images101-200x20011 Cross-posted from Investing in Chinese Stocks. SOCAM SLASHES CHENGDU PRICES BY 30% IN SCRAMBLE FOR CASH Socam Development, an affiliate of Shui On Land cut prices by 30 percent at a housing project in central Chengdu last week as the troubled real estate company struggles against slumping sales and falling prices. YUEXIU PROPERTY PLANS $495M RIGHTS ISSUE IN CHINA CASH CRUNCH Yuexiu Property announced last week that it plans a HK$3.84 billion ($495 million) rights issue, becoming the second major Chinese real estate developer in a week to turn to the equity markets as slowing home sales...
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Links 18 September 2014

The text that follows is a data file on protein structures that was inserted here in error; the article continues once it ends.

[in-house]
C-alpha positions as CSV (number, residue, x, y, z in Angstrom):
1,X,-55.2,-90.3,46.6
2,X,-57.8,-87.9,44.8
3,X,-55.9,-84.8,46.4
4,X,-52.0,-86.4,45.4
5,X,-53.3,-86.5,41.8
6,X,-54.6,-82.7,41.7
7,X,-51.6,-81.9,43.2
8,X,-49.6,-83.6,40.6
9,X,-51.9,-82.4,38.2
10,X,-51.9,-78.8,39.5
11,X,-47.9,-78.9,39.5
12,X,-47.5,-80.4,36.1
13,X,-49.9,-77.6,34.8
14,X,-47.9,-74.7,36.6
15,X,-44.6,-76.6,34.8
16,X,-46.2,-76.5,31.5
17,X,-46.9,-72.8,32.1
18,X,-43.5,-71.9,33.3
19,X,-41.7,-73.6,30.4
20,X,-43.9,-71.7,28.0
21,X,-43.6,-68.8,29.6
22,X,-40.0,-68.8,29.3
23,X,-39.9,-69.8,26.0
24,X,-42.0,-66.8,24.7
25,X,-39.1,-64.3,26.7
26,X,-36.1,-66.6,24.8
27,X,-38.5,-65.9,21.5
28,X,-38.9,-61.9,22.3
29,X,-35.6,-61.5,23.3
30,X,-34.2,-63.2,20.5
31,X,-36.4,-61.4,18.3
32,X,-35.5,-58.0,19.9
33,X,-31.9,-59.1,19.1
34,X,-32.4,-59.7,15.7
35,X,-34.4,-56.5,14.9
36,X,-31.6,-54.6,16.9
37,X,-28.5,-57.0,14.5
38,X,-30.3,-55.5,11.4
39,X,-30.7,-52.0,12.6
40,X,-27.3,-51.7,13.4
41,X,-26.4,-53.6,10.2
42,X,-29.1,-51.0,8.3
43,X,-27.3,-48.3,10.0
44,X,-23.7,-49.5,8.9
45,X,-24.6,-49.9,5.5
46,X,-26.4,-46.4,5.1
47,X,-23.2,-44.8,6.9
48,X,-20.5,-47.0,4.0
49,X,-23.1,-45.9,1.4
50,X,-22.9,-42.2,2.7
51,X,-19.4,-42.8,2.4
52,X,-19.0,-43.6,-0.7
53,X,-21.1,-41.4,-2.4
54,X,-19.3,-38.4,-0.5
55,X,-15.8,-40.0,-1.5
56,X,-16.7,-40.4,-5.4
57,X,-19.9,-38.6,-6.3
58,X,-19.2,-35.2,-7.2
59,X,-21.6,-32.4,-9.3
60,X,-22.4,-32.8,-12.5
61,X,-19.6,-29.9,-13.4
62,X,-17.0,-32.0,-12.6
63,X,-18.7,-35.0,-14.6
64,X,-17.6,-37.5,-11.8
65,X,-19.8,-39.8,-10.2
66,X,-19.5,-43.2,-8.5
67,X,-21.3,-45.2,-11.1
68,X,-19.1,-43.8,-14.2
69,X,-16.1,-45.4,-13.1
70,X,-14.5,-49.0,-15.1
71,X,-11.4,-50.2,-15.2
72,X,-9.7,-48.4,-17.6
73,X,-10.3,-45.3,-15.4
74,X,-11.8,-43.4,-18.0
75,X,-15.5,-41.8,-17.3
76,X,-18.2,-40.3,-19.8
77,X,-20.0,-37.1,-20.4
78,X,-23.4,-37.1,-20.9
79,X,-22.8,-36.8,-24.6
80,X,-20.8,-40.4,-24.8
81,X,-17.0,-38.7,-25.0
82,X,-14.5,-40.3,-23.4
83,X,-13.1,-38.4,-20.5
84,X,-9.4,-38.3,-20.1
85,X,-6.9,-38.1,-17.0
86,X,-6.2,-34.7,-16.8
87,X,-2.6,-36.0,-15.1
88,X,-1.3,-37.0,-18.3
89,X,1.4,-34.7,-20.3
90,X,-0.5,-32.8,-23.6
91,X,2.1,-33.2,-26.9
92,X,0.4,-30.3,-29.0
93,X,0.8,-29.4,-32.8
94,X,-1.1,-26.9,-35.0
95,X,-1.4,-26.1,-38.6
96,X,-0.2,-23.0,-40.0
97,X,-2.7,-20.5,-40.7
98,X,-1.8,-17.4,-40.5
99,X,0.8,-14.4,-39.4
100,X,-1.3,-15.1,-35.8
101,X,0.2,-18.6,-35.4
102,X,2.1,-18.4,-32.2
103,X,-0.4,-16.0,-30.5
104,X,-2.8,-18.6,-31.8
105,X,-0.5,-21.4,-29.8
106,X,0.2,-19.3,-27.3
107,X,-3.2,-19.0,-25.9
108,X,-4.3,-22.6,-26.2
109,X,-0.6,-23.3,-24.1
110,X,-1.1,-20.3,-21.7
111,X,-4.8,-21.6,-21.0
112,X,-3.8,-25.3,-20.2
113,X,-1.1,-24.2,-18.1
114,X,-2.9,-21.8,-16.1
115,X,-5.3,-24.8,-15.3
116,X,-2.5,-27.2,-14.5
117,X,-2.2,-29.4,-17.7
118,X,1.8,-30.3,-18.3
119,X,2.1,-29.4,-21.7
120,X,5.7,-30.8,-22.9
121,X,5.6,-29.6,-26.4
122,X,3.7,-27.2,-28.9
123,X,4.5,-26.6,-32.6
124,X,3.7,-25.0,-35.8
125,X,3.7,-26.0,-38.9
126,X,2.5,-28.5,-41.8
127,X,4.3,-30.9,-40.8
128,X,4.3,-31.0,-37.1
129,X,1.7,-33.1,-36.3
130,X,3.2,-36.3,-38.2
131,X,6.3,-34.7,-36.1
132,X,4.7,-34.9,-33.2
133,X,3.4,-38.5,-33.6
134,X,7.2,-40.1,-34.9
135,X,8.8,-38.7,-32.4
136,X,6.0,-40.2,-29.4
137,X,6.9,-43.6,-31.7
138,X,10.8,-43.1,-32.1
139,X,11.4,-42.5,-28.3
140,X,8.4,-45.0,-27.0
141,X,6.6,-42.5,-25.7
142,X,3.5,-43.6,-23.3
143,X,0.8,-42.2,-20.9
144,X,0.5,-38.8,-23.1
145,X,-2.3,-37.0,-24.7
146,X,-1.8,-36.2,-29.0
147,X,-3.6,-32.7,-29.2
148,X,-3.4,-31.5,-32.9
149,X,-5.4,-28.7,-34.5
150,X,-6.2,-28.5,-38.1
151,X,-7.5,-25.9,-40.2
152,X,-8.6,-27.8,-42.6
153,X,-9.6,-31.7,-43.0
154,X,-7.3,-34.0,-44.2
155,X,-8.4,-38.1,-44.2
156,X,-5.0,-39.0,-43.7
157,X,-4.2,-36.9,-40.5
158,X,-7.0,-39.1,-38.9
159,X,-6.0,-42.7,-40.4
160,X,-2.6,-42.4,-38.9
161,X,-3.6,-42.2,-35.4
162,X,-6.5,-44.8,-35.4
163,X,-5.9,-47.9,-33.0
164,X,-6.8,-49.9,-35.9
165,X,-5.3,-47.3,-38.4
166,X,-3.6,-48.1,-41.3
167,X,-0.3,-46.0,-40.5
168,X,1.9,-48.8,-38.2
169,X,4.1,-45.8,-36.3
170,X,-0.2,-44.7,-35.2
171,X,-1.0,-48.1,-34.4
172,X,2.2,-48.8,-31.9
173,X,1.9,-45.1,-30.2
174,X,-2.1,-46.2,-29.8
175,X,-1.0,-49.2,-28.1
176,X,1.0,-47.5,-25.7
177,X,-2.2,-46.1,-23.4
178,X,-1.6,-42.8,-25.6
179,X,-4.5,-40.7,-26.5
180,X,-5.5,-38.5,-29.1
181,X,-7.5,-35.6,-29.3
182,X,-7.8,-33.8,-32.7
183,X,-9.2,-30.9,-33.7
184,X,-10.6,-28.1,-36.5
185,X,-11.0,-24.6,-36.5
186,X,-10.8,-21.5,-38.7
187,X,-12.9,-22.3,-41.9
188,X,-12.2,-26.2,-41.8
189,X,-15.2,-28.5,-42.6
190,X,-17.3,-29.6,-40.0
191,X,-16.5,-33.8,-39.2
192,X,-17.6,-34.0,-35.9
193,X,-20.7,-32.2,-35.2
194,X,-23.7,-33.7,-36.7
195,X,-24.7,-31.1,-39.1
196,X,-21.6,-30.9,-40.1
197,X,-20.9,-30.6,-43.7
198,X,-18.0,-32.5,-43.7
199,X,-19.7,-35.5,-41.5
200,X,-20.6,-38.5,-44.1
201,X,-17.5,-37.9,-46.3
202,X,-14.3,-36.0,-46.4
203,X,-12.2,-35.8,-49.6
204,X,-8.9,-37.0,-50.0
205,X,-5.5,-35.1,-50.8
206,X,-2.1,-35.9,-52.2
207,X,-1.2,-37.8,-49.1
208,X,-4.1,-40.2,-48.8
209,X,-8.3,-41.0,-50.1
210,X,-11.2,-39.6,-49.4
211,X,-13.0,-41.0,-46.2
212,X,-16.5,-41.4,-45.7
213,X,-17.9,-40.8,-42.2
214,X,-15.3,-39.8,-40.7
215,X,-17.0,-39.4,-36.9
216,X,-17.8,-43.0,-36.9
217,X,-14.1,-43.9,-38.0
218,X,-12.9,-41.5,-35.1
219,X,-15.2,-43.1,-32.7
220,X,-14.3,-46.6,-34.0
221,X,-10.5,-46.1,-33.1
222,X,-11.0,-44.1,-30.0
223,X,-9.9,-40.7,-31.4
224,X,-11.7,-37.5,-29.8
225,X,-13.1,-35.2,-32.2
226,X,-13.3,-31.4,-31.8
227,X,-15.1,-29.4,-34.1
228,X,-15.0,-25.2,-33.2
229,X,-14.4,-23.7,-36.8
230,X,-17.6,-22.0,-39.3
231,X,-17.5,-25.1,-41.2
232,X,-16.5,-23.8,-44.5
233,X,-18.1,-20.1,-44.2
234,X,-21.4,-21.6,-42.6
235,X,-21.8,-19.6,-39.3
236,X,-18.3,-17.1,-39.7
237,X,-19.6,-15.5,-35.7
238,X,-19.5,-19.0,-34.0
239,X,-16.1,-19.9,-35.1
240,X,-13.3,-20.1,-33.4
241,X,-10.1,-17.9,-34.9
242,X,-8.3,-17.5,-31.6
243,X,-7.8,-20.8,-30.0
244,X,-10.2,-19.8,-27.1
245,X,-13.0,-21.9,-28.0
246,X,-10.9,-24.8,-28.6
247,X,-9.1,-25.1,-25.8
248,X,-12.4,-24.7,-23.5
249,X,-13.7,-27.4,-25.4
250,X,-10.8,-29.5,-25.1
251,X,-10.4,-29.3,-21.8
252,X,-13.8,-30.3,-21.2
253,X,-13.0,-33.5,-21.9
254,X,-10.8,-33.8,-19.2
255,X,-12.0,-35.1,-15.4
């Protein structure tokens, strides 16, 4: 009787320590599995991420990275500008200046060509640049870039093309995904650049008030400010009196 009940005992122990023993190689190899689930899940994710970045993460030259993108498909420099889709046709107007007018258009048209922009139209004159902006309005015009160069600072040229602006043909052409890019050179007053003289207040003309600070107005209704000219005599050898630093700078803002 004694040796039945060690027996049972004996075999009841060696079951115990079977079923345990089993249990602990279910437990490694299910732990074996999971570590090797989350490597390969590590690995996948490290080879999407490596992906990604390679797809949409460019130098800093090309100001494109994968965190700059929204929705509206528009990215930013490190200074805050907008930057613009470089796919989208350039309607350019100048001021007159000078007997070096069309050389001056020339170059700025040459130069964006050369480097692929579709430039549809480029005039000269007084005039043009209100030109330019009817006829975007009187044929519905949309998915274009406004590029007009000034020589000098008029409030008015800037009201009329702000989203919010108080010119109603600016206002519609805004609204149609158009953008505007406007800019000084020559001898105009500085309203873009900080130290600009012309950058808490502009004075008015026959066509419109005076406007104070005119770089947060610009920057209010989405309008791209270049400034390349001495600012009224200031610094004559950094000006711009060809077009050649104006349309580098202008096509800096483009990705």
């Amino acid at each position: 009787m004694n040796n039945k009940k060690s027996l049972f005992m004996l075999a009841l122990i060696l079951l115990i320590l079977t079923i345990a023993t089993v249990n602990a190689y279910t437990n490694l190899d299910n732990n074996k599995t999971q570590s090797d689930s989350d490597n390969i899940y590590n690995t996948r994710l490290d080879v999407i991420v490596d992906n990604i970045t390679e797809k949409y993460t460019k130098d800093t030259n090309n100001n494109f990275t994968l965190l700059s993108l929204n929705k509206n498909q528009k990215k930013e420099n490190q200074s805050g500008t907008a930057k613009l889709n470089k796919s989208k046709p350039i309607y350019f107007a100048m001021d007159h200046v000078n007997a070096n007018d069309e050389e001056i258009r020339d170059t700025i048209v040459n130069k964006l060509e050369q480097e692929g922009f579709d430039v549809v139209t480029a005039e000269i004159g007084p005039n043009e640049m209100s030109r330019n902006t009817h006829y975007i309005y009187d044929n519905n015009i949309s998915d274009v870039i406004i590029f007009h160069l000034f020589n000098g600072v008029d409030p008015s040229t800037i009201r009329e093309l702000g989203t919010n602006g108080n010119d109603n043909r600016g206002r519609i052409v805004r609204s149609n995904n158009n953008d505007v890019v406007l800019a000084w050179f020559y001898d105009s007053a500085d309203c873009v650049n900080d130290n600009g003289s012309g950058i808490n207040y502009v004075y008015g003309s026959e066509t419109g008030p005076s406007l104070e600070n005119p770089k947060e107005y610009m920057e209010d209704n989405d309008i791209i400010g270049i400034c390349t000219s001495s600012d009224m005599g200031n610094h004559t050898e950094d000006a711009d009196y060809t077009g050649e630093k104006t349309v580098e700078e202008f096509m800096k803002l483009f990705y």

ScreenHunter_01 Apr. 02 06.19 Global Macro / Markets / Investing: Why the media loves calls for a market crash - Above the Market The buyback boom is slowing - Pragmatic Capitalism How is the Global Market Index doing? - Capital Spectator Peter Thiel on diversification - Reading the Markets North America: Key measures show low inflation - Calculated Risk Fed renews zero rate pledge, but hints at steeper rate hike path - Reuters Fed keeps ‘considerable time’ guidance - Financial Times Business Cycle Index points towards steady growth - The Big Picture U.S. considering options if oil export ban...
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ASX at the close